In an industry like cybersecurity where only 11 percent of the information security workforce is female, there is plenty of room to grow. According to Virginia-based non-profit Women's Society of Cyberjutsu, 25 percent in the tech sector are women. The fact that only 11 percent are in cybersecurity presents a golden opportunity to grow this industry aggressively to meet the demands of future resources.

Make a Difference in Cybersecurity

One question that I commonly get asked in cybersecurity is, “how can we make a difference in cybersecurity and against cyber threats?” Supporting the education and hiring of women and minorities in cybersecurity is often my answer.

By flooding this sector with these groups of talented individuals, we can take larger strides as a society to bring better awareness of cyber-related issues such as insider threats, phishing campaigns, viruses, malware campaigns and denial of service attacks. All these issues require as much communication, awareness and training as we can provide. The dialog for supporting and advertising the education and hiring of women and minorities brings these cyber threats to the forefront in America, not only at the water coolers and coffee machines at work, but at the dinner tables at home, which is where this awareness of cybersecurity really needs to happen.

A common follow-up question to my answer is often “how can we make a difference in the education and hiring of women and minorities in cybersecurity?” The simplest answer is get involved.

Attend events like the National Women in Cybersecurity Conference (WiCyS) that took place in Atlanta, GA earlier this year. You can also become a member of their online community Women in Cybersecurity – WiCyS.

Another way to get involved is by working with your local high schools and universities to get cybersecurity further engrained with women and minorities in a STEM (Science, Technology, Engineering and Match) conversation. By vocally participating within these and other initiatives, you can make a big difference in thwarting the effects of cyber attacks while creating more opportunities for women and minorities within the cybersecurity field.

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Ever get the feeling that your business-as-usual (BAU) mentality might get you into trouble? If you do and you’re in cybersecurity, you’re not alone. This feeling is not without good cause; organizations are not prepared to deal with severe and frequent cyber-attacks.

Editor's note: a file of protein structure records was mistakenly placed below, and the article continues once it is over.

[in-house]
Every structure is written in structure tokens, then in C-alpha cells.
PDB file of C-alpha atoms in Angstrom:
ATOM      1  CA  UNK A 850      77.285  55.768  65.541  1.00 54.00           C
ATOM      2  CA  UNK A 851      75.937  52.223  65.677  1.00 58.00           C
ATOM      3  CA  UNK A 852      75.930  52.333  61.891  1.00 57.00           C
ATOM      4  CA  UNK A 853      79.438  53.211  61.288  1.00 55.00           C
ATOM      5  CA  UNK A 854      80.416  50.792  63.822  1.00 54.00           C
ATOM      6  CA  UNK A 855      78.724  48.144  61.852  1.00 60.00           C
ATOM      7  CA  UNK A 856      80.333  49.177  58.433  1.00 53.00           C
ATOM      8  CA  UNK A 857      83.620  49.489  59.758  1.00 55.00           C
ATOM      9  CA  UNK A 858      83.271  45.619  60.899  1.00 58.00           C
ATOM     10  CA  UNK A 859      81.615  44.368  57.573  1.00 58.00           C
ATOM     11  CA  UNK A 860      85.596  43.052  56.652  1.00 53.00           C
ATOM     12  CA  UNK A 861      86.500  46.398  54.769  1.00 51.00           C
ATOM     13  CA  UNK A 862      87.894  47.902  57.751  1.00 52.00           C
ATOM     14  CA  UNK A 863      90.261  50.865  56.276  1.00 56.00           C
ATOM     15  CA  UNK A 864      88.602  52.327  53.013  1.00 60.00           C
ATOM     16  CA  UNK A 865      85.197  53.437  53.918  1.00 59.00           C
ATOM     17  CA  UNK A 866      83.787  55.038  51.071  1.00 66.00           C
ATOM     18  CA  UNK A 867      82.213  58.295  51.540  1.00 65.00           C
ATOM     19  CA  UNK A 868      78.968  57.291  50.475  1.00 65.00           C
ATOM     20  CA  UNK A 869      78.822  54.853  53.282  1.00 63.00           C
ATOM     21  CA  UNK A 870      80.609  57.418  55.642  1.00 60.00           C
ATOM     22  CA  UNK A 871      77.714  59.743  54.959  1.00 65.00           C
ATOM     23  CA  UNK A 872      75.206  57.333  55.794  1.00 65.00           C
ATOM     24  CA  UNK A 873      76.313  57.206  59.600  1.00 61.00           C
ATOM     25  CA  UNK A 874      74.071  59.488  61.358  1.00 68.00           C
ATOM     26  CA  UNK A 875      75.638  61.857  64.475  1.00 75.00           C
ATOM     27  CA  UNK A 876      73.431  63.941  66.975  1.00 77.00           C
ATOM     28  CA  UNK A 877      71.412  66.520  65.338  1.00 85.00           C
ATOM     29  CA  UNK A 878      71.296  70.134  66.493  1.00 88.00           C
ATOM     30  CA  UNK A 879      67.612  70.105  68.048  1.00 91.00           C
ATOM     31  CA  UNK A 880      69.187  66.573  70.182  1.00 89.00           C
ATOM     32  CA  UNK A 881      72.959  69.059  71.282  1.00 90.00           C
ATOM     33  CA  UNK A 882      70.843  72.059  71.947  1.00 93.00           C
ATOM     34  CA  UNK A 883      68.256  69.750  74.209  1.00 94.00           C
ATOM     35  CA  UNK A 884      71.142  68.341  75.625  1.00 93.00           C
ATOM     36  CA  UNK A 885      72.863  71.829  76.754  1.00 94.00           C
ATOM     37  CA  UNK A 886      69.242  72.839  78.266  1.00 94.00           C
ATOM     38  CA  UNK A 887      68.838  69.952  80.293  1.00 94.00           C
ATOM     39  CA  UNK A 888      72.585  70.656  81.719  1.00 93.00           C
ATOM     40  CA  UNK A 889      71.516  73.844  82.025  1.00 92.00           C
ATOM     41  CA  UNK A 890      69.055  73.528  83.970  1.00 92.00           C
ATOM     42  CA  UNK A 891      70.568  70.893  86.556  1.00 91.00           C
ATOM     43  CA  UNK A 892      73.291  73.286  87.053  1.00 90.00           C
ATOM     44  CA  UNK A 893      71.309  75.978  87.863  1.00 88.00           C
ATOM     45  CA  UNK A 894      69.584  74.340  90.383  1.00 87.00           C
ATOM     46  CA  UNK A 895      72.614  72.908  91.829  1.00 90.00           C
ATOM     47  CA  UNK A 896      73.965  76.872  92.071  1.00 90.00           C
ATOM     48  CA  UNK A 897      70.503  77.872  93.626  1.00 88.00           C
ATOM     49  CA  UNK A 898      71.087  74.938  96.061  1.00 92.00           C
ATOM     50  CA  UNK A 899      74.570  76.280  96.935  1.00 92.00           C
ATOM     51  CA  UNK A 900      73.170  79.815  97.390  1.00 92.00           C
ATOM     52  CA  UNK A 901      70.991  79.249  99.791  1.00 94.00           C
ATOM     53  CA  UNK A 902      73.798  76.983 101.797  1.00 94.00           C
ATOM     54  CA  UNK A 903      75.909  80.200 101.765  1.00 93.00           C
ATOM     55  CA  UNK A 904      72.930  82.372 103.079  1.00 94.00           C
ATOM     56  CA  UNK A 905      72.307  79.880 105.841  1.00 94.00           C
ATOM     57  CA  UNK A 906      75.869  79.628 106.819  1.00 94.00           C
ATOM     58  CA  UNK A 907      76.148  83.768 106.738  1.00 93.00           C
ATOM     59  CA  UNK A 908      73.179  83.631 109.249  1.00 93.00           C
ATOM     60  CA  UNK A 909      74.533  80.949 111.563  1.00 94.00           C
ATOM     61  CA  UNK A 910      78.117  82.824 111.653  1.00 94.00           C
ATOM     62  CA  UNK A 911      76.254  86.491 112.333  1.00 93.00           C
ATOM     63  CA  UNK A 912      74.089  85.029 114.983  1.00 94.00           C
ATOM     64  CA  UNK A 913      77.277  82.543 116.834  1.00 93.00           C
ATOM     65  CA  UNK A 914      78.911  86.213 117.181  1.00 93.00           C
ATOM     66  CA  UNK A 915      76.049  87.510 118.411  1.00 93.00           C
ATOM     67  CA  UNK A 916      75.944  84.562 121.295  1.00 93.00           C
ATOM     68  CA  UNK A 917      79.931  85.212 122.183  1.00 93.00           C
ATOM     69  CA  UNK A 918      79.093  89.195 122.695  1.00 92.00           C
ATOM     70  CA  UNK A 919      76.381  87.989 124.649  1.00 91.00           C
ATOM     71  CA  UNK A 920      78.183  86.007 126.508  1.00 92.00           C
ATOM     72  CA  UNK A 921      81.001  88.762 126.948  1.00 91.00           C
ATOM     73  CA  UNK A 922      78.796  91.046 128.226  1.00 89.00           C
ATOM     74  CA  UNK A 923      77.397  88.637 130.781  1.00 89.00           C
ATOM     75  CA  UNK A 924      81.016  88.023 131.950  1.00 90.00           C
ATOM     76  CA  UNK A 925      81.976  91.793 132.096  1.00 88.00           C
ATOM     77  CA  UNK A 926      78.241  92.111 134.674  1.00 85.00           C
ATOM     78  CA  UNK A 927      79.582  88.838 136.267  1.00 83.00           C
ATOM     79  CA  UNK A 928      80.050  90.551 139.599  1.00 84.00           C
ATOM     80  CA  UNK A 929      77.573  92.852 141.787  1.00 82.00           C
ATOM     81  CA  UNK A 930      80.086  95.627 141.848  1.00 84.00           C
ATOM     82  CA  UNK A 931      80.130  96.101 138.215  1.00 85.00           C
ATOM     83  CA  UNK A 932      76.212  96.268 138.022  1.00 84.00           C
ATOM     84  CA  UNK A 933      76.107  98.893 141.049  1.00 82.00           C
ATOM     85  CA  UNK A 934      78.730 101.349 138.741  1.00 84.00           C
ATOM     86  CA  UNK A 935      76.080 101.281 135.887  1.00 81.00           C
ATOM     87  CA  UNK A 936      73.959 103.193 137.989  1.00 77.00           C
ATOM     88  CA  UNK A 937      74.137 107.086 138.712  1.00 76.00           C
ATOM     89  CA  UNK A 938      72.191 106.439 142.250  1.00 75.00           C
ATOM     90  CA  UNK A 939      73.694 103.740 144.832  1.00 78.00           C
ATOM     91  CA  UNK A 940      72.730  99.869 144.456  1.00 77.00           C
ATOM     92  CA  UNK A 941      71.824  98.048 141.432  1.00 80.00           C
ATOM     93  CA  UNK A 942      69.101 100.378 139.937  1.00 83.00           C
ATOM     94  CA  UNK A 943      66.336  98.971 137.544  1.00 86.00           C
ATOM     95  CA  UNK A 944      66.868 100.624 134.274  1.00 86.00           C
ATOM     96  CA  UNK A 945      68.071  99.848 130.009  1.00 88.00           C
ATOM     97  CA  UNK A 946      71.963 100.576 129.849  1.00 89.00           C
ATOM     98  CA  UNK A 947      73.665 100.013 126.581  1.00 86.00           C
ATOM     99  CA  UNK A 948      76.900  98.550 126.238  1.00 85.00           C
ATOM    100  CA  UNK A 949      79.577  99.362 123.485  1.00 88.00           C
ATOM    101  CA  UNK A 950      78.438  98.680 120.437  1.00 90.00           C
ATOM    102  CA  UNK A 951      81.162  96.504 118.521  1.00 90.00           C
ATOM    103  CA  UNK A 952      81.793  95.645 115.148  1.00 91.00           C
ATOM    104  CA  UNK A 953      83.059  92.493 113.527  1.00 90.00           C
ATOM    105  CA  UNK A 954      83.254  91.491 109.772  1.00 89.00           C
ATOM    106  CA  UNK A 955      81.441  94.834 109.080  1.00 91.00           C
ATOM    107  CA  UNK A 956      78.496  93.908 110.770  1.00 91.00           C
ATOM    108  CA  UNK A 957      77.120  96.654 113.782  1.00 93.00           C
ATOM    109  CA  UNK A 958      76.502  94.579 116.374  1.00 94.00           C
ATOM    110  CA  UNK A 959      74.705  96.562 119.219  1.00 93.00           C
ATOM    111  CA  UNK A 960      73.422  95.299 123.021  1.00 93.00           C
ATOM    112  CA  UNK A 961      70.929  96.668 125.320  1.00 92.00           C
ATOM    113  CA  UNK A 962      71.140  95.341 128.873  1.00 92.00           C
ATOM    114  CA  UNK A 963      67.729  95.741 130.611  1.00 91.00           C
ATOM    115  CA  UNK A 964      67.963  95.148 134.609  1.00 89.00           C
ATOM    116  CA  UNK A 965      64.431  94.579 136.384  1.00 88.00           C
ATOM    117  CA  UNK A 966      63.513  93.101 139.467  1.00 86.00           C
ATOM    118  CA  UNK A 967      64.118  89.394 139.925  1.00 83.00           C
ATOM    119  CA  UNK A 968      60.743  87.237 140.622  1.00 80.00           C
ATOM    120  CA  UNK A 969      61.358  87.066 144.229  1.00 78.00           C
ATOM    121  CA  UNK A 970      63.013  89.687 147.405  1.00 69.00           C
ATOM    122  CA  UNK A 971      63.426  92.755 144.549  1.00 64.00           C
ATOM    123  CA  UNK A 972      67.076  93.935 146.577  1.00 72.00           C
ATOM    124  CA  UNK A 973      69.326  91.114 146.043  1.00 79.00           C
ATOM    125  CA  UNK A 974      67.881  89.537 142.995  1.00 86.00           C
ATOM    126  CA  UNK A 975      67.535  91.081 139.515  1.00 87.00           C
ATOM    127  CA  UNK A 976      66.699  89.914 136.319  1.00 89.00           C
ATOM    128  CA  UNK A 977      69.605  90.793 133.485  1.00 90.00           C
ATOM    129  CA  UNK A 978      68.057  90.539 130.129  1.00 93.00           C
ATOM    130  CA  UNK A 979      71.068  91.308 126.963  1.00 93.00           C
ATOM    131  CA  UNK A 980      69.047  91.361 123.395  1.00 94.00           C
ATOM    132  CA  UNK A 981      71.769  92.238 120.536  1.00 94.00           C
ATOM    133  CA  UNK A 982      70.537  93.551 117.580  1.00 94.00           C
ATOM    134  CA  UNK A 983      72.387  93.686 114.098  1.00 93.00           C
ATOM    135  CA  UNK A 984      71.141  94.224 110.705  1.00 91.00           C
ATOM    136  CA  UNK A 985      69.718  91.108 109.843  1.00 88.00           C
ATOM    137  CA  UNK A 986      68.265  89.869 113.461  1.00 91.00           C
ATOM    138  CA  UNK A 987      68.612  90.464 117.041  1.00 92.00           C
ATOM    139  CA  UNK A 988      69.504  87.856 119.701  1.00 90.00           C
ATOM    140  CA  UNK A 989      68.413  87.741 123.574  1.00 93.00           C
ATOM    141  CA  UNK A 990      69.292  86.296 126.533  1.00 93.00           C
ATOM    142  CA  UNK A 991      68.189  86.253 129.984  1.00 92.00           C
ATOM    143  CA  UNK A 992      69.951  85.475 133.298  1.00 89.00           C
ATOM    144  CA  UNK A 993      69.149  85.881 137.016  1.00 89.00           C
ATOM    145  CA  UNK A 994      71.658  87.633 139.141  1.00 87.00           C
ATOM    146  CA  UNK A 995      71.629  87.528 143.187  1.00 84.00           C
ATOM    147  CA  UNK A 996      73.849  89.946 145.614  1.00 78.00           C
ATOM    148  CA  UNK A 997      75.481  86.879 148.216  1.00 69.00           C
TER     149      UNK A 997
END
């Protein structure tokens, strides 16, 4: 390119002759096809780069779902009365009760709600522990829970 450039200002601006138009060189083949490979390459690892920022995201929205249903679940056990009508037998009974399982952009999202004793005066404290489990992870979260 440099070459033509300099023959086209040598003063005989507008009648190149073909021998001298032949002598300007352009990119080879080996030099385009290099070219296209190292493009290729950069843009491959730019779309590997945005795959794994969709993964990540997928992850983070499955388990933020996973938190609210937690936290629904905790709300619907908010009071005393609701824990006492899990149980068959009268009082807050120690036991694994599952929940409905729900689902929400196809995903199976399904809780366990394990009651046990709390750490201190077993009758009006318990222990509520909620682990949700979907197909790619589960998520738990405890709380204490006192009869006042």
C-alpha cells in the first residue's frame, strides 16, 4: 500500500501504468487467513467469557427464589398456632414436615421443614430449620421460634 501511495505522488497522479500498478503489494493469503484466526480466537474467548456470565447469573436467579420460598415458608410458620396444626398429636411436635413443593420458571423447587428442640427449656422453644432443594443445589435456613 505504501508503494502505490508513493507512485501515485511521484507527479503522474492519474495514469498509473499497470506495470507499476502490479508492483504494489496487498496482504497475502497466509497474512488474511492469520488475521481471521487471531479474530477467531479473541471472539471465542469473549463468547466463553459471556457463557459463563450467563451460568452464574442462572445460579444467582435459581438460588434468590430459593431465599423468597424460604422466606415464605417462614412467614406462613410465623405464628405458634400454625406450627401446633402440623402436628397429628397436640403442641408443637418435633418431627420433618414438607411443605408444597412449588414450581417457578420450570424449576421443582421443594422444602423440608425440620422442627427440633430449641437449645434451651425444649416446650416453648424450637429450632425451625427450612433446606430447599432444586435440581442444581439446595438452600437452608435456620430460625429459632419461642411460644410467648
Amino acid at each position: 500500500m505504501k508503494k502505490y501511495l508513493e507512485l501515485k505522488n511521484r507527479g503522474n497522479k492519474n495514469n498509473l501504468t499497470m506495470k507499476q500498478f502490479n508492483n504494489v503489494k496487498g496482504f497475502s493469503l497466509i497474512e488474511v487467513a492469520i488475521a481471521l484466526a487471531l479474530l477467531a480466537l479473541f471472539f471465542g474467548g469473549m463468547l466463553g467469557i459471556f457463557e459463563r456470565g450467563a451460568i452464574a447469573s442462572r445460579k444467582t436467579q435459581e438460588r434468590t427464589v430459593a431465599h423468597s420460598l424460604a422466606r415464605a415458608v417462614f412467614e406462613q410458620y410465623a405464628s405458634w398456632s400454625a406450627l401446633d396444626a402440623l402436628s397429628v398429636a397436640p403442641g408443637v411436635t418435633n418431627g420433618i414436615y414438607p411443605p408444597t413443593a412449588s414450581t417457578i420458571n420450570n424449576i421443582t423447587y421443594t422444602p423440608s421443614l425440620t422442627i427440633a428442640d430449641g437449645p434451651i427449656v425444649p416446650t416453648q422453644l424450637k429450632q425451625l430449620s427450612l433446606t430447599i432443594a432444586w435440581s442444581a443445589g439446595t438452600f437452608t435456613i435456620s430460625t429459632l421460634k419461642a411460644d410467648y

Lockheed Martin recently sponsored a Ponemon Institute survey of 678 US IT and IT security practitioners who are familiar with their organizations’ defense against cybersecurity attacks, and have responsibility in directing cybersecurity activities. When asked about the challenges to achieving a strong cyber defense, 75 percent of respondents say they see an increase in the severity of cyber attacks experienced by their organizations and 68 percent of respondents say they are more frequent. However, a smaller percentage of respondents (53 percent) say launching a strong offensive against hackers and other cyber criminals is very important to their organizations’ security strategy.

These survey results beckon the question that has evolved as the conversation has become within our organizations, are the investments we’re making in corporate America truly protecting us against today’s sophisticated adversaries? Another way to look at it is to ask “how can we be sure that the measures in place will protect us, or only provide a false sense of cybersecurity?”

In order to answer these questions, organizations need to avoid three common BAU-associated pitfalls.

#1: Alerts equal security:

“Things that go bing” is another way of phrasing this common pitfall. Security Operation Centers often seem packed with technology that are meant to alert us when bad things are happening. Traditionally organizations have bought (literally bought) into the idea that there is a mix of technologies that can be plugged into the network to find all the potential issues. So they invest heavily in tools “that go bing” to defend their network. This is what we call a vendor-driven response model.

To avoid this pitfall, understand that there’s no such thing as a silver bullet for cybersecurity, you can’t buy your way out of insecurity, and the traditional set-it-and-forget-it approach doesn’t work.

#2: Nightlight equals security

A short disclaimer: your staffing plan is up to you, and we’re not saying that you need 24x7 staffing. In fact, 24x7 staffing doesn’t always mean you’re covered. Often paying a person to stare at glass overnight can cause an organization to overestimate their security maturity. In avoiding this pitfall, ask yourself:

a) Do we have enough skilled cyber analysts to fill a 24x7 staffing plan?
b) Is the staff manning each shift equipped and qualified to react and mitigate threats, or are they serving as a manual escalation trigger to alert key staff?
c) Can technology be tuned and customized to alert and escalate when key events are detected?

#3: The pre-existing framework equals security